To play Factitious simply go to the site and select start. You'll then see an article appear on the screen. Read through the article, click the source listed at the bottom, and then select either the green check mark or red X to indicate whether or not you think the article is a real news story. After you make your selection you'll get instant feedback and an explanation of how you can tell if the article was a real or fake news story.

Points are awarded in Factitious based on accuracy, speed, and whether or not you viewed the source link before making a guess at the legitimacy of the story. The 2020 version of Factitious contains three rounds with five stories in each round.

Applications for Education
Factitious is a good game for students to play after you've taught a lesson or two about how to recognize signs of misleading or false information. Alternatively, you might choose a story or two from the game to build a lesson around.

How to Include Videos in Microsoft Forms Response Feedback

Last week I shared directions on how to include videos in the answer feedback on questions in Google Forms. Microsoft Forms users can do a similar thing. When you create a quiz with Microsoft Forms there is an option to include messages to display when students view their answer summaries. Those messages can include video links.

In the following video I demonstrate how to include videos in the answer feedback in Microsoft Forms.


Applications for Education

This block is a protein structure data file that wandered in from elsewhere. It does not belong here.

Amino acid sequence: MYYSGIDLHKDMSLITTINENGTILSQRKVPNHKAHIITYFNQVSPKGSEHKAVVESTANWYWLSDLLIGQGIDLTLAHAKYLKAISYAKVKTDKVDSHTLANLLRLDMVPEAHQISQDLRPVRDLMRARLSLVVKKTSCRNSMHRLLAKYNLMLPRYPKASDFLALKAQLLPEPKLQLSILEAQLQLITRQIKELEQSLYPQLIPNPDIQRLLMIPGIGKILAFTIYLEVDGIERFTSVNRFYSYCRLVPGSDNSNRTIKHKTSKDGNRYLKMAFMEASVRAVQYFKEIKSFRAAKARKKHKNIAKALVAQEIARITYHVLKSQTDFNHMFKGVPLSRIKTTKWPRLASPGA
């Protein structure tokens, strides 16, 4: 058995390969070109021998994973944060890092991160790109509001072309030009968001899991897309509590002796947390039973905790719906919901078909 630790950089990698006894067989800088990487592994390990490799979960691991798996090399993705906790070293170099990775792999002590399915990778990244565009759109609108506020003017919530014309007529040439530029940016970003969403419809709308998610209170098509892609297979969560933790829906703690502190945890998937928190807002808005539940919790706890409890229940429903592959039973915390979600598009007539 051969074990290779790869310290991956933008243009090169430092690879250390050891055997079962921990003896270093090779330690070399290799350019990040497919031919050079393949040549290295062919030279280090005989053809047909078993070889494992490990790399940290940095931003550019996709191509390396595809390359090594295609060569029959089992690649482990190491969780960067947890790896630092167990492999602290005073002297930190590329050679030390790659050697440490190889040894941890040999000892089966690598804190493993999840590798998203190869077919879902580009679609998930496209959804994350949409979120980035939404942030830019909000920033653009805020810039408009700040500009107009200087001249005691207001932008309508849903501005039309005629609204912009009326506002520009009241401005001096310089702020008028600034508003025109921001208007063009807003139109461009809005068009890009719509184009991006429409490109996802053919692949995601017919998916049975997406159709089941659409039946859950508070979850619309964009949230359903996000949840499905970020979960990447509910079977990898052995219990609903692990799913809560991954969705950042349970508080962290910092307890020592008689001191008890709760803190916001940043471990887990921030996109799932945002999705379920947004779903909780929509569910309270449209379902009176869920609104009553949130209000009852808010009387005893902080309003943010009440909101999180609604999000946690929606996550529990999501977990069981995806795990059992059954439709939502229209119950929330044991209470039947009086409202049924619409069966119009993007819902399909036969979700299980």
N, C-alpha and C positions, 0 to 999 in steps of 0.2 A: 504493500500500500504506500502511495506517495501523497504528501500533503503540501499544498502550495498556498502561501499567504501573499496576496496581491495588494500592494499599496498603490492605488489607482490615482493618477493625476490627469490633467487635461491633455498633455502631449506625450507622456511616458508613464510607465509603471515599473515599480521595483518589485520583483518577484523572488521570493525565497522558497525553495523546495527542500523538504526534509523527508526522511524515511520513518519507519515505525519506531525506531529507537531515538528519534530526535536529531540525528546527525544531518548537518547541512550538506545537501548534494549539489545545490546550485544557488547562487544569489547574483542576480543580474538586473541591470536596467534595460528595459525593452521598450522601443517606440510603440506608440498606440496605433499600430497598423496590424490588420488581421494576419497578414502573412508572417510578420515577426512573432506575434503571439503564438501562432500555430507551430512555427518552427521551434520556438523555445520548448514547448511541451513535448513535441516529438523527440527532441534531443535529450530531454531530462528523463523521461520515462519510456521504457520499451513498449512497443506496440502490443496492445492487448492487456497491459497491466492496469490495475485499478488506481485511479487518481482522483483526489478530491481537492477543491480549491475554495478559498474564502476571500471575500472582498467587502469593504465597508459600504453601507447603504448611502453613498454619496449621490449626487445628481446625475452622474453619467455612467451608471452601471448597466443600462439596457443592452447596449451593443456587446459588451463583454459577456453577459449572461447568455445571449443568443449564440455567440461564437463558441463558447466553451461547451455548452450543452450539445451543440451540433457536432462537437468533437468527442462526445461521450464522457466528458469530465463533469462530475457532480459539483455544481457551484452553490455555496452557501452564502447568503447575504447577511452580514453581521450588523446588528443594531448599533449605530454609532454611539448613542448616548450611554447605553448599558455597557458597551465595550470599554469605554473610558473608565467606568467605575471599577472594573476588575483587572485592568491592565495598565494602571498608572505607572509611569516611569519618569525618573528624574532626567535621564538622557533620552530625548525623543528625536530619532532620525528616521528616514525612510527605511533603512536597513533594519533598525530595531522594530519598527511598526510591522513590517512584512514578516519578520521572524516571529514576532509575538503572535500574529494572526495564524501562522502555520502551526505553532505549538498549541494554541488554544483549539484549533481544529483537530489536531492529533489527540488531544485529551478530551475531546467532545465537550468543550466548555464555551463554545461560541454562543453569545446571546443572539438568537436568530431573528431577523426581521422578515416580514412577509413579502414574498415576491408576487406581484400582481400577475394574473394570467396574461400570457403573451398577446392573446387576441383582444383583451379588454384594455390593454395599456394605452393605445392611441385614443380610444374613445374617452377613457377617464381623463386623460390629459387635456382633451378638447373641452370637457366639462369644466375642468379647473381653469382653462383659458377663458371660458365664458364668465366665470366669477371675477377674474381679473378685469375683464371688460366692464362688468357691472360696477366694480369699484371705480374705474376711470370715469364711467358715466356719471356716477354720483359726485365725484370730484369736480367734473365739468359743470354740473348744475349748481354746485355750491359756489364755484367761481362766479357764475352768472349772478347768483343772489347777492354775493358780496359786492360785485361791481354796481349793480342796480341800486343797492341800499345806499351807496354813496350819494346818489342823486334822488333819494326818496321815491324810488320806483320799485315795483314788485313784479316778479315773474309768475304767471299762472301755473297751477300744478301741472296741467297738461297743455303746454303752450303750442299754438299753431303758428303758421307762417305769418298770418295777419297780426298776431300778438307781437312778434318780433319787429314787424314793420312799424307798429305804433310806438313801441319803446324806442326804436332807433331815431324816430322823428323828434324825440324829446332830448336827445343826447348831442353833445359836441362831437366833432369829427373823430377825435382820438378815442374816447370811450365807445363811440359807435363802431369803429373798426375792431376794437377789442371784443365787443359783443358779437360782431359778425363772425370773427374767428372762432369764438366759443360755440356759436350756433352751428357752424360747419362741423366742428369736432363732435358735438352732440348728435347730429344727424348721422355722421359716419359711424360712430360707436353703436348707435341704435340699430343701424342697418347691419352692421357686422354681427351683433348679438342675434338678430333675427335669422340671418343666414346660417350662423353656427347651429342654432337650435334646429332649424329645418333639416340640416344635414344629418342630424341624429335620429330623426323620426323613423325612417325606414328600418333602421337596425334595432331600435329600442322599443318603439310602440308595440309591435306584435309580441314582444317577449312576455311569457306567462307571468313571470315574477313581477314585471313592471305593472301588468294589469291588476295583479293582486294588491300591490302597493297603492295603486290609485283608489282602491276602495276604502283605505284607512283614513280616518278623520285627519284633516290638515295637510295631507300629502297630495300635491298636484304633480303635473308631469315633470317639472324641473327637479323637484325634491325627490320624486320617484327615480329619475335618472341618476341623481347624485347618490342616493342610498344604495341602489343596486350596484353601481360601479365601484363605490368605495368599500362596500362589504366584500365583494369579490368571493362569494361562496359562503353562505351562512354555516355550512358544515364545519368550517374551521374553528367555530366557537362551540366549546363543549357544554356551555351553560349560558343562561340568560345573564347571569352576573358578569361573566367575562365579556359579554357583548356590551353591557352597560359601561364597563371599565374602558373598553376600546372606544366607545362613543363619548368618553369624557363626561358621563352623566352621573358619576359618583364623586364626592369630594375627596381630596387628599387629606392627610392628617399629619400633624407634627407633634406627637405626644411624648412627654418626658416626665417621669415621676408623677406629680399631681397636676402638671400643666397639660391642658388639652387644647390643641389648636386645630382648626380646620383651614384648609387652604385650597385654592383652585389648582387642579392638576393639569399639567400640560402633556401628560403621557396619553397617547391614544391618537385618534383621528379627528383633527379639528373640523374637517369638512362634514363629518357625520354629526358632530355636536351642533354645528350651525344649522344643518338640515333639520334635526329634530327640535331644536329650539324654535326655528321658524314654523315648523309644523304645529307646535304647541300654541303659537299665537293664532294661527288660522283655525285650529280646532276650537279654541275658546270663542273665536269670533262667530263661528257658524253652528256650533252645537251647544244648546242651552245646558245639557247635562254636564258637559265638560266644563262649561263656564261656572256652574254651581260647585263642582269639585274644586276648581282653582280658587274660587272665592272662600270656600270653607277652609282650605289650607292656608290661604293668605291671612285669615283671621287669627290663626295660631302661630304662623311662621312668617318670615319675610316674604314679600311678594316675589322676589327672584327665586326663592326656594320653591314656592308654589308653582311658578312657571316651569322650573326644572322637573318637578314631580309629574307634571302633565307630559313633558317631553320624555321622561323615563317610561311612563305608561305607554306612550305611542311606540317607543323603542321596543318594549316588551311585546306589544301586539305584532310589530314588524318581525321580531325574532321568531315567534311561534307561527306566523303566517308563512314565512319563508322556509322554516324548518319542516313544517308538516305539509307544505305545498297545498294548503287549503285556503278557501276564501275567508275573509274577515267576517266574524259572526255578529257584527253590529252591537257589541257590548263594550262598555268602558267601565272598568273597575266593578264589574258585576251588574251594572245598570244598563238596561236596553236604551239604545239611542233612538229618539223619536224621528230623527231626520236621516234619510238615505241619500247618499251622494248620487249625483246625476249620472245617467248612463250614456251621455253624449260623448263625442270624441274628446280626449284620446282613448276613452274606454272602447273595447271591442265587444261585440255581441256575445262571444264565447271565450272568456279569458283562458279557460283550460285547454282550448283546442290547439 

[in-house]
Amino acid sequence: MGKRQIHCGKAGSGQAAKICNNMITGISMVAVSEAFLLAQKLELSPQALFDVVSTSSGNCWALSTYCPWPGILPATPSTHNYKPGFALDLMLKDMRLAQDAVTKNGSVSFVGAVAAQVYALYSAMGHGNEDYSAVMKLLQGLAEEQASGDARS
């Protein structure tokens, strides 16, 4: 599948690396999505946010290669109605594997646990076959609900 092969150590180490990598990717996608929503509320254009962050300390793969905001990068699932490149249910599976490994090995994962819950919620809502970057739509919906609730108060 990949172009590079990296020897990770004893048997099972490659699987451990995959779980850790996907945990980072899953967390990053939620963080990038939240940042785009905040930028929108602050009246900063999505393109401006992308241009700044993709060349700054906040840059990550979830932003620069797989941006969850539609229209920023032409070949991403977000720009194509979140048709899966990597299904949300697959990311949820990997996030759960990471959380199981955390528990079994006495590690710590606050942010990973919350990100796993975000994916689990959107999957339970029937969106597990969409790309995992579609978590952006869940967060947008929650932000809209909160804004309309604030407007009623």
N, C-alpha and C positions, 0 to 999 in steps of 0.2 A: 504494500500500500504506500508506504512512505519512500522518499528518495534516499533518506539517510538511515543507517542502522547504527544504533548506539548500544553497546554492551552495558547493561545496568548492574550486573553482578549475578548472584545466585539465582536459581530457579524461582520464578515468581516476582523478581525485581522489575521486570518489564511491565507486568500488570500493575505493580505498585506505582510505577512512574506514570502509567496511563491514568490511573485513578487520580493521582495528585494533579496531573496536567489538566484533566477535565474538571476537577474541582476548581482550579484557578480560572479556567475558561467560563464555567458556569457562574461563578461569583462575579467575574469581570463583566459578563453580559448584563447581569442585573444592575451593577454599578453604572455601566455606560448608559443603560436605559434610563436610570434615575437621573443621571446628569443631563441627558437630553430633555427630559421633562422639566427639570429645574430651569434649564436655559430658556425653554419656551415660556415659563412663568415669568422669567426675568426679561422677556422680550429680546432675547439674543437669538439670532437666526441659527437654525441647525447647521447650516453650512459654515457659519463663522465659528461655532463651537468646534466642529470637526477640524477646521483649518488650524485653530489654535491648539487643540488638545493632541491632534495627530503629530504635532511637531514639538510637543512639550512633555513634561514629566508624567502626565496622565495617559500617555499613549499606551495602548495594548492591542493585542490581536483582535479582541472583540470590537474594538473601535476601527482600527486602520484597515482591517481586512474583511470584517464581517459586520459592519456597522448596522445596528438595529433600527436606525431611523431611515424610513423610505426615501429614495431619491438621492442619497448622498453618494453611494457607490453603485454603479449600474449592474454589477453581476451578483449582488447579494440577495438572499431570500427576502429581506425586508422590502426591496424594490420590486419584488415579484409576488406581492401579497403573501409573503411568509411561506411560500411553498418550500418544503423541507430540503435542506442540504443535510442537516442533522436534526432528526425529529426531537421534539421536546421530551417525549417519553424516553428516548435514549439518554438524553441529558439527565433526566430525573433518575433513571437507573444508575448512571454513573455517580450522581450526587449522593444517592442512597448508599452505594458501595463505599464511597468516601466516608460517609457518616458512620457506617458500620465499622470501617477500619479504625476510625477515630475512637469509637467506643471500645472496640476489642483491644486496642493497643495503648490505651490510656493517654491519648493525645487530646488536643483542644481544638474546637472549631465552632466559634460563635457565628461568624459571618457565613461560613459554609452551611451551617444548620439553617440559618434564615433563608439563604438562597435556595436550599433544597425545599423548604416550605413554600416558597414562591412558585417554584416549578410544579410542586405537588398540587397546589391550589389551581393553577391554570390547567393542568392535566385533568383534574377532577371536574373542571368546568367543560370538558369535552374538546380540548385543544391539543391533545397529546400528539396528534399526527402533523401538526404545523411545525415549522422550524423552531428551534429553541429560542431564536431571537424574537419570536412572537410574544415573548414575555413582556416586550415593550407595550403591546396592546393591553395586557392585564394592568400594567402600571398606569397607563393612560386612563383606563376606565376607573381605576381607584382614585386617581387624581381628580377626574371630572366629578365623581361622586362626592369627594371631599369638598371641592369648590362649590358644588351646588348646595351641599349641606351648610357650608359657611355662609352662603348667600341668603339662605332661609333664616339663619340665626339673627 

Including videos in the answer feedback can be a good way to provide students with explanations of correct answers or incorrect answers on a quiz. You could include links to videos that you've made or links to good videos made by others.

Thursday, August 20, 2020

Five Zoom Features You Need to Know

As the new school year gets going there is going to be a lot more Zoom calls in our future. At my school students are going to be on Zoom or Google Meet for at least two days of every week to start the year. If that sounds like you, here is a handful of reminders about Zoom features and how to use them.

Virtual Backgrounds:
This is an option available to Mac, Windows, and some Chromebook users. This option allows you to place any picture of your choosing in place of the background that is in your default webcam view. It’s possible to use the virtual background as a means for making a green screen video. Here’s a video on how to make a green screen video with Zoom.

Whiteboards: 
Zoom has an integrated whiteboard that you can use at any time during a meeting. You’ll find the whiteboard function in the screen-sharing menu during your Zoom call. This video shows you how to use the whiteboard in Zoom.

Breakout Rooms: 
During a Zoom call you can divide participants into groups for small group discussion then bring them back into one large group. In order to use breakout rooms in Zoom you must have the breakout room function enabled in your account settings. For a detailed overview of how to use Zoom’s breakout rooms function, watch this recorded webinar hosted by Rushton Hurley from Next Vista for Learning.

Waiting Rooms: 
Enable the waiting room function in your Zoom account settings to prevent students from joining your Zoom meeting before you get there. Waiting rooms also allows you to make sure that no one joins your meeting without your approval. Watch this video to see how to enable the waiting room function.

Recording: 
If you plan to record your Zoom meetings, enable recording by default in your account settings. Doing this will ensure that you never forget to hit the record button at the start of your meeting.